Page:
9/11 ten years on: what the public think now

45 per cent believe that a terrorist attack is either likely or very likely in the UK in the next ye

Tomorrow's New Statesman is a special issue marking the 10th anniversary of the 11 September, 2001 attacks. In conjunction with the issue, we commissioned a special poll from ICD Research on the subject, the results of which appear below.


Asked if they feel safer now than on 10 September 2001, just 21 per cent said they felt less safe (14 per cent) or much less safe (7 per cent). 13 per cent said they felt slightly more safe (8 per cent) or much more safe (5 per cent). The majority (66 per cent) said they felt no different.


Ten years on from 9/11 and six years on from 7/7, a large number of people believe that a terrorist attack is likely in the UK in the next year. 45 per cent said that an attack was either likely (37 per cent) or very likely (8 per cent), compared to 16 per cent who said that an attack was unlikely (13 per cent) or most unlikely (3 per cent). 39 per cent said that an attack was neither likely or unlikely.


Asked if they were more fearful of home grown or foreign terrorists, 49 per cent said the former and 21 per cent said the latter. Those aged 55 and over are most fearful of home grown terrorists (61.8 per cent) and those aged 25-34 are least fearful (32 per cent).


Finally, asked if they considered 9/11 to be the biggest news event of their lives, 45.5 per cent said yes and 54.5 per cent said no. Those aged 55 and over were least likely to say that the attacks were the biggest news event of their lives (63.6 per cent). Conversely, those aged 25-34 were most likely to say that 9/11 was the biggest news event of their lives (53.1 per cent), followed by those aged 18-24 (52.4 per cent).

This exclusive poll for the New Statesman was carried out by ICD Research, powered by ID Factor, from 27-28 August 2011 and is based on a sample of 1,000 responses

George Eaton is political editor of the New Statesman.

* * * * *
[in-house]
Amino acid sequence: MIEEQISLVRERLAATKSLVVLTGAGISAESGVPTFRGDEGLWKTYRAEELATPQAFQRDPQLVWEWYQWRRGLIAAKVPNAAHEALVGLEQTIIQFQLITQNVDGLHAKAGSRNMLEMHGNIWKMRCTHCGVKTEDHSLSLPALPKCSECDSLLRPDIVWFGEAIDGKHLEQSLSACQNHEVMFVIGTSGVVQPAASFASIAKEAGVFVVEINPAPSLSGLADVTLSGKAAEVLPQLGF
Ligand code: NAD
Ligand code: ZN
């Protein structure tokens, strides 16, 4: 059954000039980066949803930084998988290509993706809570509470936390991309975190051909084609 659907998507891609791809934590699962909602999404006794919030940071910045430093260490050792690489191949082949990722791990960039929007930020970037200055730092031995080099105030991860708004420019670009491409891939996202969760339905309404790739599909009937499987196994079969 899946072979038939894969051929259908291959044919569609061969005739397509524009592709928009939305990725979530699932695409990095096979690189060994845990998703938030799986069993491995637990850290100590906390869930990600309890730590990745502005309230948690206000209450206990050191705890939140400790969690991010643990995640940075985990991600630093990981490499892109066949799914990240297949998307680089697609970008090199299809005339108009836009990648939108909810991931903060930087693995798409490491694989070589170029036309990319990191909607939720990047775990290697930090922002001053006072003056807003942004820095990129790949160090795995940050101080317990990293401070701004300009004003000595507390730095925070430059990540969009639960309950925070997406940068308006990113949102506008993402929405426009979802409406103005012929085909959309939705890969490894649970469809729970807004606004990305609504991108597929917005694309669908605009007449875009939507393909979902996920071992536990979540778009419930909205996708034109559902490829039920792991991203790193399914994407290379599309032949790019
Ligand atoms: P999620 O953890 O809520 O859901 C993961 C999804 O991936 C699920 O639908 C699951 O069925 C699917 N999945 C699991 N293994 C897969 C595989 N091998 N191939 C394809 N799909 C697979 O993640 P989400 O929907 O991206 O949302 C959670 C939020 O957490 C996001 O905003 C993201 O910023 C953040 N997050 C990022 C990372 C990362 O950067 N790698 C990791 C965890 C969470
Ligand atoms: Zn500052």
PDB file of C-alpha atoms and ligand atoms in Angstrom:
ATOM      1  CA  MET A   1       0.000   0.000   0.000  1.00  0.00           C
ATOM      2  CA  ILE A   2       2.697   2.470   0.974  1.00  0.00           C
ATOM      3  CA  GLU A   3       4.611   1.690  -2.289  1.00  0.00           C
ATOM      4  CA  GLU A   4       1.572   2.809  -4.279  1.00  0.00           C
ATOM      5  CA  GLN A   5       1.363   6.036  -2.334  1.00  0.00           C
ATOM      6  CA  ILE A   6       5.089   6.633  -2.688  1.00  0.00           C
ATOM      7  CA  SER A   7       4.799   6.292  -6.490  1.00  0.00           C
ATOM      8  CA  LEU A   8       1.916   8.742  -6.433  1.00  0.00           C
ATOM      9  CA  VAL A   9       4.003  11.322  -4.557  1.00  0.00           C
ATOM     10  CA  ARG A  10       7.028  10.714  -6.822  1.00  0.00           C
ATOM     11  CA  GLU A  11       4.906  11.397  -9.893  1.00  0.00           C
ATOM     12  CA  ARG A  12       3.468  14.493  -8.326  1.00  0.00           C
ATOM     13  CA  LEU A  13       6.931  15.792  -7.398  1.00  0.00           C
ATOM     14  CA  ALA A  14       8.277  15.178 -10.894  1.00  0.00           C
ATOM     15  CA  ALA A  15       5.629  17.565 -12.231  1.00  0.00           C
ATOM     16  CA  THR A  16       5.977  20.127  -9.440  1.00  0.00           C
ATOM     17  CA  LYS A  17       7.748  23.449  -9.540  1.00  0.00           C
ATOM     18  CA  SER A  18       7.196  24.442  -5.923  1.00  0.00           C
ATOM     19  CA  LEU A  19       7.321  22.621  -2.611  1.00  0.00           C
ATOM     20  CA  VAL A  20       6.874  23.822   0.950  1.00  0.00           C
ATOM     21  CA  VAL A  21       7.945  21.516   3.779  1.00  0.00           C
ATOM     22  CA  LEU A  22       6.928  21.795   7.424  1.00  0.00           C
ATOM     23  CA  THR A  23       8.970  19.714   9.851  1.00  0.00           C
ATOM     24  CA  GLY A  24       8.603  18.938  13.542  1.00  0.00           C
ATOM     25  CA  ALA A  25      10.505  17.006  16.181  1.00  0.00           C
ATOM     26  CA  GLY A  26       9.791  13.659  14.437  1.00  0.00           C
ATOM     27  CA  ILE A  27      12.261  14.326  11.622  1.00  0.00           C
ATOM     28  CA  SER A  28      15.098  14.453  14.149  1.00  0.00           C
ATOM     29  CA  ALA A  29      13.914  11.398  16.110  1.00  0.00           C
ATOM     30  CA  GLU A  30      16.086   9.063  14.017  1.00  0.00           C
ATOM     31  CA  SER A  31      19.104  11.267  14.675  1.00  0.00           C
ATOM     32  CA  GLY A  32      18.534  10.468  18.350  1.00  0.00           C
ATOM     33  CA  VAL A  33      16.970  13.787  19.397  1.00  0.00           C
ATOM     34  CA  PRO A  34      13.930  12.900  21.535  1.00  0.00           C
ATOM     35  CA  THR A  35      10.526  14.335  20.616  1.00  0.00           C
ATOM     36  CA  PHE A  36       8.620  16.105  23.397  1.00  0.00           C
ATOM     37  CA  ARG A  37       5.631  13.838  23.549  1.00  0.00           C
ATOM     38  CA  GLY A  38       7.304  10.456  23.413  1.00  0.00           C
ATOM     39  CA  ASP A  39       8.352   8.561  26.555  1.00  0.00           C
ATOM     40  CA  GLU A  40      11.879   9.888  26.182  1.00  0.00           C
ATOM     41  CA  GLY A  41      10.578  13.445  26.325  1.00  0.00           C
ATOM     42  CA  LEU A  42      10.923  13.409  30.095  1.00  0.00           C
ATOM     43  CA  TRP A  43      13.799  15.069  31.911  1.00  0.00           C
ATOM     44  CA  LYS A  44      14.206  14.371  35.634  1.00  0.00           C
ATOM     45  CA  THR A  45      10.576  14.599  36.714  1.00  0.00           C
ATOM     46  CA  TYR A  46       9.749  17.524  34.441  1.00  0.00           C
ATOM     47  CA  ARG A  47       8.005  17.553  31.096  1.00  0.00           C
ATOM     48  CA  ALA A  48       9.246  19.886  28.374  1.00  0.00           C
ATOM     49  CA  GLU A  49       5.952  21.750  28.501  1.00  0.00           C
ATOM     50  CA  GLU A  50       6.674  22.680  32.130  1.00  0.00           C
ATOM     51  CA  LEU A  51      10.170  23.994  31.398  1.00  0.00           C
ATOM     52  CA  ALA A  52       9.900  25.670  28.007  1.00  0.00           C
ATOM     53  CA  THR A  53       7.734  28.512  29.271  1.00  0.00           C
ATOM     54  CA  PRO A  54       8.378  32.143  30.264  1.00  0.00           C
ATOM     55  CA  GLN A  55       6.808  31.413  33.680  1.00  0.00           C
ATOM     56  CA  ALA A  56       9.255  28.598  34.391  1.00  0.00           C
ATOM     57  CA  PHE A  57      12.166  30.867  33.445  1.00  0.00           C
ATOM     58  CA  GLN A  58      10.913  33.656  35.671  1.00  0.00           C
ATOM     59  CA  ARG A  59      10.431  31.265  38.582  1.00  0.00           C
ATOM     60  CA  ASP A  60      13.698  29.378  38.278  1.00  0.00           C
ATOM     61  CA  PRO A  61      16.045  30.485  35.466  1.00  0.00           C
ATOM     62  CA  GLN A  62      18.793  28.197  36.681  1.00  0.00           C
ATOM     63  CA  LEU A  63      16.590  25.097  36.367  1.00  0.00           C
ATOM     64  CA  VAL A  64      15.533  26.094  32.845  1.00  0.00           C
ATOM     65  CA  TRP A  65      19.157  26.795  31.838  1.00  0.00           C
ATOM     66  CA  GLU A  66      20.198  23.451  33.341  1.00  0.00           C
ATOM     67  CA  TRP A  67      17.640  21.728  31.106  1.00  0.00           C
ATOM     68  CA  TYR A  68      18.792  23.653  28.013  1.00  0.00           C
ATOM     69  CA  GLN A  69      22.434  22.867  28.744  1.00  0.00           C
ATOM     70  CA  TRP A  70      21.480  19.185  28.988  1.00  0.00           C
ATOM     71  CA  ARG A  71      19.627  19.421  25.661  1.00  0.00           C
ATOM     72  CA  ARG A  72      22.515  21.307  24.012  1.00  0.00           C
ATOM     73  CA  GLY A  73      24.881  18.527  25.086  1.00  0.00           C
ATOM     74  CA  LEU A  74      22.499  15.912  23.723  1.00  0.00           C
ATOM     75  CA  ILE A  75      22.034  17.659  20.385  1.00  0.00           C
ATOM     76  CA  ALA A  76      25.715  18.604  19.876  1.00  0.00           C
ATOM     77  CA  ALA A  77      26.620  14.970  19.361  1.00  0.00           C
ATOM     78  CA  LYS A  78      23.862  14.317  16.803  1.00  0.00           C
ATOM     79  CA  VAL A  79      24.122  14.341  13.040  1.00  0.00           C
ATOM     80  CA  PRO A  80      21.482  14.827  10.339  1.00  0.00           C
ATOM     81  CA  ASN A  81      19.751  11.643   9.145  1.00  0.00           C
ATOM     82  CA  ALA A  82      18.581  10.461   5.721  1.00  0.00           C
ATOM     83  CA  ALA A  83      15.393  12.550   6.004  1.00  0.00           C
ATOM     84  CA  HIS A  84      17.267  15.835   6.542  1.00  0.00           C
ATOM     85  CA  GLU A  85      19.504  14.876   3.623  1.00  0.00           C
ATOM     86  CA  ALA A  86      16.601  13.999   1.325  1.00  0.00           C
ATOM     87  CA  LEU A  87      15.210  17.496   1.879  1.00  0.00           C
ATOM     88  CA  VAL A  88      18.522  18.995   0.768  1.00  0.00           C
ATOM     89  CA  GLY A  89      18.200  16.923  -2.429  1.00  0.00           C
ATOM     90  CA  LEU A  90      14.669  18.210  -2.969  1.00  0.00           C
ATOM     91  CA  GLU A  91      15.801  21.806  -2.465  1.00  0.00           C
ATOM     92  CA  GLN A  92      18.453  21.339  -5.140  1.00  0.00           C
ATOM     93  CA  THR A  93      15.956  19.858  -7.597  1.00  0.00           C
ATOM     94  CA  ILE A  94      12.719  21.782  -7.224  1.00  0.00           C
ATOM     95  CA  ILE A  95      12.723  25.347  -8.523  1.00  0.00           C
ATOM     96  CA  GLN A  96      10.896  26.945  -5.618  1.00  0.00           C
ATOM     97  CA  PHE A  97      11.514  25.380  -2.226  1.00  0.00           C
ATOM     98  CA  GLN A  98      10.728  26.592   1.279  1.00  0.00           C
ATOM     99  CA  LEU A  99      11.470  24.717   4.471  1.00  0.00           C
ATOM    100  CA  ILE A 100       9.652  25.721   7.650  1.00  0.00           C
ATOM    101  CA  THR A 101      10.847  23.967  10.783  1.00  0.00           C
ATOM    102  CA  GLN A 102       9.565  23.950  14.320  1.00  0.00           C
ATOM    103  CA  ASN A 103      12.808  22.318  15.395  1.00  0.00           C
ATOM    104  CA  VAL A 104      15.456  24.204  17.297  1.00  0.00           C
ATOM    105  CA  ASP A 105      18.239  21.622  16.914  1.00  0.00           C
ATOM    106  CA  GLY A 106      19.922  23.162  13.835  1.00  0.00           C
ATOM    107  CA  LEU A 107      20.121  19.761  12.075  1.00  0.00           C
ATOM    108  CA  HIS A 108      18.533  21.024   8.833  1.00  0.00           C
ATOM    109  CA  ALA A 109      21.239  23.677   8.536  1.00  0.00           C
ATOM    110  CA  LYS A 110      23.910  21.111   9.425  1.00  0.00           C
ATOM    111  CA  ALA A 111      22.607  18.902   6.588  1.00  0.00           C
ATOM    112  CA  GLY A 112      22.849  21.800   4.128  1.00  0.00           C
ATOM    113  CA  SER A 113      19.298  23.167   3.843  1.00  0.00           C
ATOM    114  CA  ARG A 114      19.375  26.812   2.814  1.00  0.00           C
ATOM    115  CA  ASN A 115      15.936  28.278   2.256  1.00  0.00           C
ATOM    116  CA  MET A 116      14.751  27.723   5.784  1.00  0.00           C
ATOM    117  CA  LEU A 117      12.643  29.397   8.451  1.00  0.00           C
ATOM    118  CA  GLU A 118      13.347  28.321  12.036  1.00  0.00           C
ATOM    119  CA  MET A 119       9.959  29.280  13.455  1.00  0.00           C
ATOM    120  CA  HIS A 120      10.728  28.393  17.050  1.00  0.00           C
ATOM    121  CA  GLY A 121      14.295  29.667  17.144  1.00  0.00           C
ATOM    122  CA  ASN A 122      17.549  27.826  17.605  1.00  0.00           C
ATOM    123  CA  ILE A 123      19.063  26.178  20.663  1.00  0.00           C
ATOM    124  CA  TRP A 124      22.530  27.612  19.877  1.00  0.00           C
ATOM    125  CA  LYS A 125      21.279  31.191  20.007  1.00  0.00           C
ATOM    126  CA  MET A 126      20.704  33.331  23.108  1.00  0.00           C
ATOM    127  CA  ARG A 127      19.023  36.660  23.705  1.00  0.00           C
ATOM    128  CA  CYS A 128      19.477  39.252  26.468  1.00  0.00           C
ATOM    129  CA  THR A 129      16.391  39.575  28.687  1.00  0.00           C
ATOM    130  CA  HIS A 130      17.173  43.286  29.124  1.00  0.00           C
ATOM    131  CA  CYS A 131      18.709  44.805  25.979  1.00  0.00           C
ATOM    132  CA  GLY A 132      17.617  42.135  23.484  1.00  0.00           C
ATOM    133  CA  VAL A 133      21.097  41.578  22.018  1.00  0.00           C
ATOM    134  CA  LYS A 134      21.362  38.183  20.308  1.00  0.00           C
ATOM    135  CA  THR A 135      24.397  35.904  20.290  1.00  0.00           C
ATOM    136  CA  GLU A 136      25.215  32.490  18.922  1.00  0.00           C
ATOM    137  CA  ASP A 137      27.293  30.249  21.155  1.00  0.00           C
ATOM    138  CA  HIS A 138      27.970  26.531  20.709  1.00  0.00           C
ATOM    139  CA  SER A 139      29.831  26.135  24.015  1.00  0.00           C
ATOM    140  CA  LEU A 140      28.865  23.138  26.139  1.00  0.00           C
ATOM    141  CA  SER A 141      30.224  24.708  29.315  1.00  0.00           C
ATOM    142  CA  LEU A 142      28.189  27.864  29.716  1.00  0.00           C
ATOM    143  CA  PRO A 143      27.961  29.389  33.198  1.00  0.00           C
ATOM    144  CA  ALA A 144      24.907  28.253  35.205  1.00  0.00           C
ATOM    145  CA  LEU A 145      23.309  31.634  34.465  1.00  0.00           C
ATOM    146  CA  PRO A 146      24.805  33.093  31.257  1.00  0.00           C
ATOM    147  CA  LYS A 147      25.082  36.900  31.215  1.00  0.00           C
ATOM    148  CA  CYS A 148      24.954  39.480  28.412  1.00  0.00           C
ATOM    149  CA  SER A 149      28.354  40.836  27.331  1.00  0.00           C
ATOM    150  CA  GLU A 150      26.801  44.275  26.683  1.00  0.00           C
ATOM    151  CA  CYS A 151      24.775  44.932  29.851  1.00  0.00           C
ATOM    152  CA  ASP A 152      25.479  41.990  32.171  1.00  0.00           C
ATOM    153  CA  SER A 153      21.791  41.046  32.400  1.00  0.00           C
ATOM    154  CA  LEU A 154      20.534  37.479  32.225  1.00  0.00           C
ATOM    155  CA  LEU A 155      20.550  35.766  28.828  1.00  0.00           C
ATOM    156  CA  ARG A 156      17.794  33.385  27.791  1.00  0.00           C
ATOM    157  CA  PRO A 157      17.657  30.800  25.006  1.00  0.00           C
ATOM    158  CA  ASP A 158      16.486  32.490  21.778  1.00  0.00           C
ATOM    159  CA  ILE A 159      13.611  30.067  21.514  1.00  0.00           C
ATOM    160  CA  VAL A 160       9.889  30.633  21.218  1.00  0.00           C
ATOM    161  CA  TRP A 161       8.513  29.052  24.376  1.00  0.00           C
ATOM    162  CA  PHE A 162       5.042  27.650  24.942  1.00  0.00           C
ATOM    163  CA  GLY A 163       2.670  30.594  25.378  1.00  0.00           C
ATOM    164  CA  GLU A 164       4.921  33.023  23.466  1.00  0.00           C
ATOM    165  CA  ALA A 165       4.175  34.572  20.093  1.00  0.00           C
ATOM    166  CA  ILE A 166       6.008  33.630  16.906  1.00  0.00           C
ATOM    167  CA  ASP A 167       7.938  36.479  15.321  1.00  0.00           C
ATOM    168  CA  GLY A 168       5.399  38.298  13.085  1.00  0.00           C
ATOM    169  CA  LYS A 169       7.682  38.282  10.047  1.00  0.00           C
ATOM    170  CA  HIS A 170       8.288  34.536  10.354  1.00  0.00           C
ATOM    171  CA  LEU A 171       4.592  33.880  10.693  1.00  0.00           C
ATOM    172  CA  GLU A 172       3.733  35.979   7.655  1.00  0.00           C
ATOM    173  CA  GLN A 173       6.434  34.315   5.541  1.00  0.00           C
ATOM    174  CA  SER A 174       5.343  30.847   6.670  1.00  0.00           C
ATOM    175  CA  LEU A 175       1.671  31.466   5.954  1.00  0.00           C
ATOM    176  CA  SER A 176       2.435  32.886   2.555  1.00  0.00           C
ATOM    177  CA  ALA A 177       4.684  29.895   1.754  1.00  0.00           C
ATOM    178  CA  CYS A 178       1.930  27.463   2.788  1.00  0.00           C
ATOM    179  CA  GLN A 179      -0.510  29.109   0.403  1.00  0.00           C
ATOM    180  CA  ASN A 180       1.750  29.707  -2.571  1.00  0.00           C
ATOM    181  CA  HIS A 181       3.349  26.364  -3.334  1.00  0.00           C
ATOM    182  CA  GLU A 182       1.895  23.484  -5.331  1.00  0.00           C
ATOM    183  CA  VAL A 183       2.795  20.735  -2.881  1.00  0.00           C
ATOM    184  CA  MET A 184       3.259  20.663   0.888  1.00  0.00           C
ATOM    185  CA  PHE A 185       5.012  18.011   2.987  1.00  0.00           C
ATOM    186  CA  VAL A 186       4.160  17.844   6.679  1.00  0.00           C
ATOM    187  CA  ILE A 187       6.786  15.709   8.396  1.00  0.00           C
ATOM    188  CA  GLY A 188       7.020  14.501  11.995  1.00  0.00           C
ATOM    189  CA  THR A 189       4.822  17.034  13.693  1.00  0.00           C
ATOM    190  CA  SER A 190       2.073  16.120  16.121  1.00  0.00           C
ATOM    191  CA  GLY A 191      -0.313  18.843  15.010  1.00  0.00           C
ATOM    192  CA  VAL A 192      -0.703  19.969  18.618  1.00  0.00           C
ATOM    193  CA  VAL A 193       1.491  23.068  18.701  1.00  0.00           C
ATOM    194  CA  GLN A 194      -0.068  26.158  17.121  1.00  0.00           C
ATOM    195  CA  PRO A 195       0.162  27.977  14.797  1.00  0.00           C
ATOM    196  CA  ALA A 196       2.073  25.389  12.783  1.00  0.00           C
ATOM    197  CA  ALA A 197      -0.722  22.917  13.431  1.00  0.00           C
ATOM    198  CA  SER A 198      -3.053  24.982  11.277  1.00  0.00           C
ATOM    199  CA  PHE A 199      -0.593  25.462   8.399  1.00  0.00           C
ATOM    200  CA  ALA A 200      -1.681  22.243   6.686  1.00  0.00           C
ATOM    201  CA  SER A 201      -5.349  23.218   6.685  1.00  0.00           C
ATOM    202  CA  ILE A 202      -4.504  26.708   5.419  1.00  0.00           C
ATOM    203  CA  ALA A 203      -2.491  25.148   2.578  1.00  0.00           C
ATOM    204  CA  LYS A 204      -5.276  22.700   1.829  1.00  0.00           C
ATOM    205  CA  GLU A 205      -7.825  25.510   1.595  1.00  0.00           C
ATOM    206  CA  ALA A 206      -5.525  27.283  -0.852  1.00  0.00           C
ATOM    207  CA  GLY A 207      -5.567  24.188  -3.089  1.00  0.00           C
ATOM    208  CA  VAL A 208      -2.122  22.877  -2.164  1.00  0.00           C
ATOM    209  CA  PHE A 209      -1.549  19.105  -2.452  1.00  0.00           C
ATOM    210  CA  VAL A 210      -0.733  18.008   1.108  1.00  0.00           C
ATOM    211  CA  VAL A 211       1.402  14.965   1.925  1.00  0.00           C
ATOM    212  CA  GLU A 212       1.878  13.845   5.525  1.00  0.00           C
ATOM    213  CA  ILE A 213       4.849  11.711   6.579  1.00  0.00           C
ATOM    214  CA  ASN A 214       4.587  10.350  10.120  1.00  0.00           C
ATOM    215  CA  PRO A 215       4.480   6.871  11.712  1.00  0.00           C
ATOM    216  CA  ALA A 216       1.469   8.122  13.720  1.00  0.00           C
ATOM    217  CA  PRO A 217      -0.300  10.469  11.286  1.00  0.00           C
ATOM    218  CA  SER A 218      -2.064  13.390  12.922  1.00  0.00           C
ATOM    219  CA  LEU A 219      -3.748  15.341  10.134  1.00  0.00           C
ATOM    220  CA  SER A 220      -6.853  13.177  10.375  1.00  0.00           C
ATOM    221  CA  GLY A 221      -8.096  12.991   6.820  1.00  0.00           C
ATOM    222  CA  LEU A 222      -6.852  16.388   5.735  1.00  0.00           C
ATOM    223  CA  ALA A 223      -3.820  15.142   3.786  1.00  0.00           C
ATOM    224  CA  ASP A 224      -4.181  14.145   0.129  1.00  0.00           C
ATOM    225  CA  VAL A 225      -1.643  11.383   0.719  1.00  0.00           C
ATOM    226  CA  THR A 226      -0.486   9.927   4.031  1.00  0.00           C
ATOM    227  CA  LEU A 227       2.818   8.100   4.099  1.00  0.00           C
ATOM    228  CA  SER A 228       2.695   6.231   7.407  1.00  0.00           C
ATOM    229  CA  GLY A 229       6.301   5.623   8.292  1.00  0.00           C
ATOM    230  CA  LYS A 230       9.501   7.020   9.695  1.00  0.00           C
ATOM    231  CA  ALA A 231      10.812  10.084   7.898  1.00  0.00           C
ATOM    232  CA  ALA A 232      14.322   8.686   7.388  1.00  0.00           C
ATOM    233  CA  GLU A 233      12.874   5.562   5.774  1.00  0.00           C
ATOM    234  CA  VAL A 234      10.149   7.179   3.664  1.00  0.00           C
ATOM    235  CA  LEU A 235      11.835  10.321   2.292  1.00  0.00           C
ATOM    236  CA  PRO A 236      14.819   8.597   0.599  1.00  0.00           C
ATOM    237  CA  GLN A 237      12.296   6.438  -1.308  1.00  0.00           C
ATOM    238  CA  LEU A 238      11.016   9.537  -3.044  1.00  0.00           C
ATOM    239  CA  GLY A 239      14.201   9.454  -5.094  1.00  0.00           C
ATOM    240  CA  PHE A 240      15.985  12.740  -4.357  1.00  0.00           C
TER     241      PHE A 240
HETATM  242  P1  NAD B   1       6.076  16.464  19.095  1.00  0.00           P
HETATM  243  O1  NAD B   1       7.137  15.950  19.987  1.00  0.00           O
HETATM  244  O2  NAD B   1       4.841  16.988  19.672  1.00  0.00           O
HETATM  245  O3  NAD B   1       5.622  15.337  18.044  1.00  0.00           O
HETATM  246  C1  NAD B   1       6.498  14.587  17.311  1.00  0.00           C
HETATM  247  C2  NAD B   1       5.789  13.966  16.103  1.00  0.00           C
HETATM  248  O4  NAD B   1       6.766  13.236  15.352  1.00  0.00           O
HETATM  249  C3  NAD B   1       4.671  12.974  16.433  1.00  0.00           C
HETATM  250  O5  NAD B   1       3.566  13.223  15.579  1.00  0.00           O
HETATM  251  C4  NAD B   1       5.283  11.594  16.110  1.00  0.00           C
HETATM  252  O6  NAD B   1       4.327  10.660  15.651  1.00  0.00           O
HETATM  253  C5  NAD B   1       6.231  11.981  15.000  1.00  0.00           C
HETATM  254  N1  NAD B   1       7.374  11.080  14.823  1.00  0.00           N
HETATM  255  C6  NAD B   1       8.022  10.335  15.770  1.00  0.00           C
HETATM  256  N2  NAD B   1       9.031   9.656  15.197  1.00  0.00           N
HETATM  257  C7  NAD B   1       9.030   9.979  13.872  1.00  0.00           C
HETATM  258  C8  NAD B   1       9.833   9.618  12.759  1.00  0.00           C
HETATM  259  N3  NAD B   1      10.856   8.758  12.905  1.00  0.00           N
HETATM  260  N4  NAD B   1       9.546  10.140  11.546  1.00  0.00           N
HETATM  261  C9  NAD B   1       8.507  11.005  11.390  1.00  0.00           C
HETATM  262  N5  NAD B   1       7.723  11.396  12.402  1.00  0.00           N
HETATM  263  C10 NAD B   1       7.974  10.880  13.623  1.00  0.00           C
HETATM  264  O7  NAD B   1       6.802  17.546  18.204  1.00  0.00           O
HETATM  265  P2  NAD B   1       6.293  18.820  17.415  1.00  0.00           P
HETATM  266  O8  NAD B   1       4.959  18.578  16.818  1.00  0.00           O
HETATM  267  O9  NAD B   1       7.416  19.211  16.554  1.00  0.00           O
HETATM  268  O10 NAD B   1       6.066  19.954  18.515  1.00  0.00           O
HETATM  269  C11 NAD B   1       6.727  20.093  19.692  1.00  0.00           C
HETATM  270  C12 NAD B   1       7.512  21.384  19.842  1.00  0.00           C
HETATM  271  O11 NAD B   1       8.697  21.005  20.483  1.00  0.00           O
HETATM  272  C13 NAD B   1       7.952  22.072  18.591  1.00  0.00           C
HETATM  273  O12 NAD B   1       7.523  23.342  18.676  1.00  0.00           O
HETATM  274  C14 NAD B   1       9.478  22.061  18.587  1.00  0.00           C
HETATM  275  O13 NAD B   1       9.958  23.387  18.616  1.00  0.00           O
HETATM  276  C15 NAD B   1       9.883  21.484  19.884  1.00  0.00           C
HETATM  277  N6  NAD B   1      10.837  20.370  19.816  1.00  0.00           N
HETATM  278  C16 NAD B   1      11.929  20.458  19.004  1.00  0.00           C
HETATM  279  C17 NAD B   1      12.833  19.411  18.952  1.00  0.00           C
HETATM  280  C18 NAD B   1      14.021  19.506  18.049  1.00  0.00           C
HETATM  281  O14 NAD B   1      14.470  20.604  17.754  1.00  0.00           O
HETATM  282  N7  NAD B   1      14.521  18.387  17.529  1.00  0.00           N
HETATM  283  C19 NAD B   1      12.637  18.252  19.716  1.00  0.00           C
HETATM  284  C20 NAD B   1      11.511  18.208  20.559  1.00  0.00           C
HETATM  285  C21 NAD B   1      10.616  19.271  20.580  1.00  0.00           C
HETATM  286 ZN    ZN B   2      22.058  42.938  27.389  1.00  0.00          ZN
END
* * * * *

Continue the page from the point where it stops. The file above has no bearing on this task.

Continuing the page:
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Why relations between Theresa May and Philip Hammond became tense so quickly

The political imperative of controlling immigration is clashing with the economic imperative of maintaining growth. 

There is no relationship in government more important than that between the prime minister and the chancellor. When Theresa May entered No.10, she chose Philip Hammond, a dependable technocrat and long-standing ally who she had known since Oxford University. 

But relations between the pair have proved far tenser than anticipated. On Wednesday, Hammond suggested that students could be excluded from the net migration target. "We are having conversations within government about the most appropriate way to record and address net migration," he told the Treasury select committee. The Chancellor, in common with many others, has long regarded the inclusion of students as an obstacle to growth. 

The following day Hammond was publicly rebuked by No.10. "Our position on who is included in the figures has not changed, and we are categorically not reviewing whether or not students are included," a spokesman said (as I reported in advance, May believes that the public would see this move as "a fix"). 

This is not the only clash in May's first 100 days. Hammond was aggrieved by the Prime Minister's criticisms of loose monetary policy (which forced No.10 to state that it "respects the independence of the Bank of England") and is resisting tougher controls on foreign takeovers. The Chancellor has also struck a more sceptical tone on the UK's economic prospects. "It is clear to me that the British people did not vote on June 23 to become poorer," he declared in his conference speech, a signal that national prosperity must come before control of immigration. 

May and Hammond's relationship was never going to match the remarkable bond between David Cameron and George Osborne. But should relations worsen it risks becoming closer to that beween Gordon Brown and Alistair Darling. Like Hammond, Darling entered the Treasury as a calm technocrat and an ally of the PM. But the extraordinary circumstances of the financial crisis transformed him into a far more assertive figure.

In times of turmoil, there is an inevitable clash between political and economic priorities. As prime minister, Brown resisted talk of cuts for fear of the electoral consequences. But as chancellor, Darling was more concerned with the bottom line (backing a rise in VAT). By analogy, May is focused on the political imperative of controlling immigration, while Hammond is focused on the economic imperative of maintaining growth. If their relationship is to endure far tougher times they will soon need to find a middle way. 

George Eaton is political editor of the New Statesman.